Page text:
At Ashia it’s all about cheetahs but cheetahs are not all you’ll see while on an educational animal & farm tour.

You will also see and learn about servals and leopards.
Your tour guide will provide you with multiple interesting facts about every species. Although our conservation focus lies on the cheetah, all small and big wild cat species face the same threats in the wild. Their status on the IUCN Red List does not always reflect the sad reality in the wild. Scientists and researchers say cheetahs should long be classed Endangered instead of just Vulnerable, being at the edge of extinction. And caracals or servals for example, although classified as Least Concern, have disappeared from over a third and leopards from over 75% of their historic range.

Education about the race for survival of cheetahs and other cats is one of the main objectives at Ashia.

We offer day and overnight visitors as well as volunteers and working holiday guests to learn in an ethical way about the plight of these cats. Far from being a “petting zoo”, we constantly seek new ways of providing people from around the world with a heart- but not hand-touching experience to spark their passion and will to help the cause of the cheetah and other small and big cats.


Therefore, Ashia is working with and inviting schools to visit the program. To spark children’s passion and love for cat species or wildlife in general is one of the reasons our smaller cats found a forever home at AshiaUnfortunately, cheetahs and other big cats don’t respond well to children.
For this reason, we do not allow children under the age of 16 years on tour or in the vicinity of these enclosures.
This is for their own safety as well as the welfare of our animals.



Serval Cats Play In The Stream Of Their Natural Looking Habitat

Hazel was born on 28th November 2016 at Cheetah Experience Bloemfontein. As she was the only cub in the litter, her mother rejected her. She was on her own and needed a companion, so a few months on we introduced her to Drake and Ebony, born on 5th May 2017. It took a while for them to become friends. At first, Hazel wasn’t quite sure what to make of her new serval house-mates as they were a bit younger and full of energy! However, it didn’t take too long for them to bond and now they get along and enjoy each other’s company. Although older by almost half a year, Hazel is the smaller of the three.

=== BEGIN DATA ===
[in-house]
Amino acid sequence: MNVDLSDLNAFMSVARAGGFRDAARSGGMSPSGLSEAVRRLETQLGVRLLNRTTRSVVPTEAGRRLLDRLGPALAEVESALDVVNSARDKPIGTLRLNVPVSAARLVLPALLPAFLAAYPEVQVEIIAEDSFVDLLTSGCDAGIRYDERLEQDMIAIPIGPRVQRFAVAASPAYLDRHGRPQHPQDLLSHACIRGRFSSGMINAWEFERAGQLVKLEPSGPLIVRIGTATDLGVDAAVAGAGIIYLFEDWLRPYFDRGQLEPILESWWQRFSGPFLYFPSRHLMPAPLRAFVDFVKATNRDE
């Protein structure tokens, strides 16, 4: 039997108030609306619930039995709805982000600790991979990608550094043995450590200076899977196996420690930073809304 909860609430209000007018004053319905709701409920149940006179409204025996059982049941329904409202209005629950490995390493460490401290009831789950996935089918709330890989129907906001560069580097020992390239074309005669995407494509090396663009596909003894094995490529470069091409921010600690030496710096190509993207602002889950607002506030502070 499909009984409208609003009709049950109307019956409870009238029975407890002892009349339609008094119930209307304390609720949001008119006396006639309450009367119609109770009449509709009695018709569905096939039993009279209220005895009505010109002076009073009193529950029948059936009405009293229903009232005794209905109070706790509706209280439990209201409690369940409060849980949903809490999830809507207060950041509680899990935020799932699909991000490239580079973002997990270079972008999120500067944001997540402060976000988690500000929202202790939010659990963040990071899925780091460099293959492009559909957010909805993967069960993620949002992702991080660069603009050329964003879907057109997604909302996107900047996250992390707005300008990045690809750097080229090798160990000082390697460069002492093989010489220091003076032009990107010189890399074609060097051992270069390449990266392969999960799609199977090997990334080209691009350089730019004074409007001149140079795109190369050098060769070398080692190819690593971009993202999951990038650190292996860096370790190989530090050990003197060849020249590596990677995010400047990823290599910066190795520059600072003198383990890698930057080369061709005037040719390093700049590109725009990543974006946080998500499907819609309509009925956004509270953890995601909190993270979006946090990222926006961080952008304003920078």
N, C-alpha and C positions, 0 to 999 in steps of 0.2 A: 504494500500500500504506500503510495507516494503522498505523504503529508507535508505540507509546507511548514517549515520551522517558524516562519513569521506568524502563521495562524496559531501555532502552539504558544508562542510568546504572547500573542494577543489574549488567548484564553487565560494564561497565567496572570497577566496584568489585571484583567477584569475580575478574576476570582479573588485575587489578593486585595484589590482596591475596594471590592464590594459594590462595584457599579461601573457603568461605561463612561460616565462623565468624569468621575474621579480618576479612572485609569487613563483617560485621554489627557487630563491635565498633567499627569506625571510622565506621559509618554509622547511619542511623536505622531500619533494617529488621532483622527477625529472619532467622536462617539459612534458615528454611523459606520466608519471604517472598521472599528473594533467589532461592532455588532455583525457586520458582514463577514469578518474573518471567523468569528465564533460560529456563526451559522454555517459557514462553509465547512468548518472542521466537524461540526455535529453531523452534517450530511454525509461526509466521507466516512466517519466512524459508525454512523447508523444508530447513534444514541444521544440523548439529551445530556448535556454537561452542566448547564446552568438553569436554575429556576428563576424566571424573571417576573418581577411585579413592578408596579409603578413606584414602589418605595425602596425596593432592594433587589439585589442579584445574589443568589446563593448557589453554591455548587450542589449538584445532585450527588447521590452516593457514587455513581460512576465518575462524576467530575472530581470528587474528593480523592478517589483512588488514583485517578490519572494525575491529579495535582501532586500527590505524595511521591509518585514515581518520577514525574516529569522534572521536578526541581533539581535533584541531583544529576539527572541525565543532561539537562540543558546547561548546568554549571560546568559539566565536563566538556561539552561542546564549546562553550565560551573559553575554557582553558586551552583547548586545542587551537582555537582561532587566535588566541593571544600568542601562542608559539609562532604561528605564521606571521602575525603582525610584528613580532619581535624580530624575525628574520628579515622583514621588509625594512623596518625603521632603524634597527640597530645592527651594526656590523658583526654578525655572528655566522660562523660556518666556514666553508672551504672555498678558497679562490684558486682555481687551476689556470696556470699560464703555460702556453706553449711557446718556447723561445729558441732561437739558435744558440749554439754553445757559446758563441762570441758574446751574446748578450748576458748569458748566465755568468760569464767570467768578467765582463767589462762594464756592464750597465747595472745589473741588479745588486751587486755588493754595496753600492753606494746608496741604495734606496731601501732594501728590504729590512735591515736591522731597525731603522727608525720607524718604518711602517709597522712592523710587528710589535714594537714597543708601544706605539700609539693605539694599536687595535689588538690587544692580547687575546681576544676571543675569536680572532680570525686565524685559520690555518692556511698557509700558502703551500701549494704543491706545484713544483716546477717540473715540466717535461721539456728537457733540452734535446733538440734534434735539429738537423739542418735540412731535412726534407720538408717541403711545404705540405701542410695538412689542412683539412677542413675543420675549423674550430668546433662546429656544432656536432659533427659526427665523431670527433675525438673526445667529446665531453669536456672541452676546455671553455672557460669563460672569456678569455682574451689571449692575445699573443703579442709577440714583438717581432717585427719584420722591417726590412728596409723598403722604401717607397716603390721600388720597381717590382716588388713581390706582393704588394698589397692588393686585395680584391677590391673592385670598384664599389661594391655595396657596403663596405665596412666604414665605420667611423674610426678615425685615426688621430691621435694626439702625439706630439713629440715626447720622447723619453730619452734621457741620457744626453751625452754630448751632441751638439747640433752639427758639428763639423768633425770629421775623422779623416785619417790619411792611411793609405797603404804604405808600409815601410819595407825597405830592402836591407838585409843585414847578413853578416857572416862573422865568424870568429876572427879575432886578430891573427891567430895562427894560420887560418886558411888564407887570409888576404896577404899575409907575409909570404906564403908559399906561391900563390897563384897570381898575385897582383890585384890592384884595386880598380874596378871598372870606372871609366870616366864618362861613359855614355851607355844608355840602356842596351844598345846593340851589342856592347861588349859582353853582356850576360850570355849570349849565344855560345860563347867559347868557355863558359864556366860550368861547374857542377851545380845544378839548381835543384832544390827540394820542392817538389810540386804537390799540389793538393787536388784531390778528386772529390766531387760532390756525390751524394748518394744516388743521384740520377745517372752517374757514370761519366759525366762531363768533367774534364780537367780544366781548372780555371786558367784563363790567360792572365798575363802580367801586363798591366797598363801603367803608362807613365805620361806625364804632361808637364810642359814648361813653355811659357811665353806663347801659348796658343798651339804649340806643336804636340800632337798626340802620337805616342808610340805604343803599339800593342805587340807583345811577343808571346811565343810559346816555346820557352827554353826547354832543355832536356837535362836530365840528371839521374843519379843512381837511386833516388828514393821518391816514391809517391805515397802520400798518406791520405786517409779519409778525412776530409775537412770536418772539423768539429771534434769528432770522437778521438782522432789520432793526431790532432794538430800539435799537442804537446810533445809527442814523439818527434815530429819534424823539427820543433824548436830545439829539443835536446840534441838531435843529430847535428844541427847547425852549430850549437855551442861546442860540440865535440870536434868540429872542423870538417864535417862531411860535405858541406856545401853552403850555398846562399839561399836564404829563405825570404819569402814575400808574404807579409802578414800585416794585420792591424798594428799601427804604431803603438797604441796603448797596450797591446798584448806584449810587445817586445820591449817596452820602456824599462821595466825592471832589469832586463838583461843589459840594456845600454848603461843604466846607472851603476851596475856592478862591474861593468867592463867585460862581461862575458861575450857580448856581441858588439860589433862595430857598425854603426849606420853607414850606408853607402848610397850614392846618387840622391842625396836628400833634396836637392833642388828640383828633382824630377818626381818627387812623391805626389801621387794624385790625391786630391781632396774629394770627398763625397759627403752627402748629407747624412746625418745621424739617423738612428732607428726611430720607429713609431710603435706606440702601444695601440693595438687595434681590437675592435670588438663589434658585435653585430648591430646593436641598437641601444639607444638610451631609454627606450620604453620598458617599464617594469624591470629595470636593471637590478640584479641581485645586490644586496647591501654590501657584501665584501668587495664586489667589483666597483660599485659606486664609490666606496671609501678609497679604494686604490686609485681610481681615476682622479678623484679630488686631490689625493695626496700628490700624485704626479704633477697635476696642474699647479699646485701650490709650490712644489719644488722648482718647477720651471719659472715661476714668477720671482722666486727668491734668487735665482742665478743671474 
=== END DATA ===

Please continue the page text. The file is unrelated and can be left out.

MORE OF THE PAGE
Drake and Ebony are siblings, and are very affectionate. Drake is the biggest and a bit darker with distinctive markings. He has been neutered, as we do not breed with any cats at Ashia.
The three of them can be quite vocal at meal times, they love to play in the stream of their natural looking habitat and sometimes come to say hello when you whistle to them. They enjoy climbing on their different structures and trees, chasing each other around and basking in the early sun before finding a shady spot or some long grass to relax in.



Picture of a female leopard lying down and looking directly into the camera.
Powerful Black Leopard Staring Directly Into The Camera. His Eyes Are Yellow

Mischief was born 13th March 2010 and Panthera on 29th April 2011. Since Missy – as we call her – was a little cub, her home was at Cheetah Experience Bloemfontein. Her name reflects her personality, but she is an incredibly good-natured leopard. She loves scent enrichment and relaxing with her fellow friend Panthera.
Panthera is a black leopard; he still has rosettes but they are a bit more difficult to see beneath his glossy dark coat. His nickname is black ninja – he is a very energetic leopard and enjoys bouncing around! He is rather vocal around feeding times, but only to tell you that he appreciates his food. Panthera loves to play with the enrichment we provide, especially with anything that he can carry, smash and destroy!
Both Mischief and Panthera are surgically sterilized, meaning they cannot have cubs, as we do not breed with any cats at Ashia. They clearly enjoy their big, natural looking habitat with a little dam and a stream, and Ashia will be their forever home.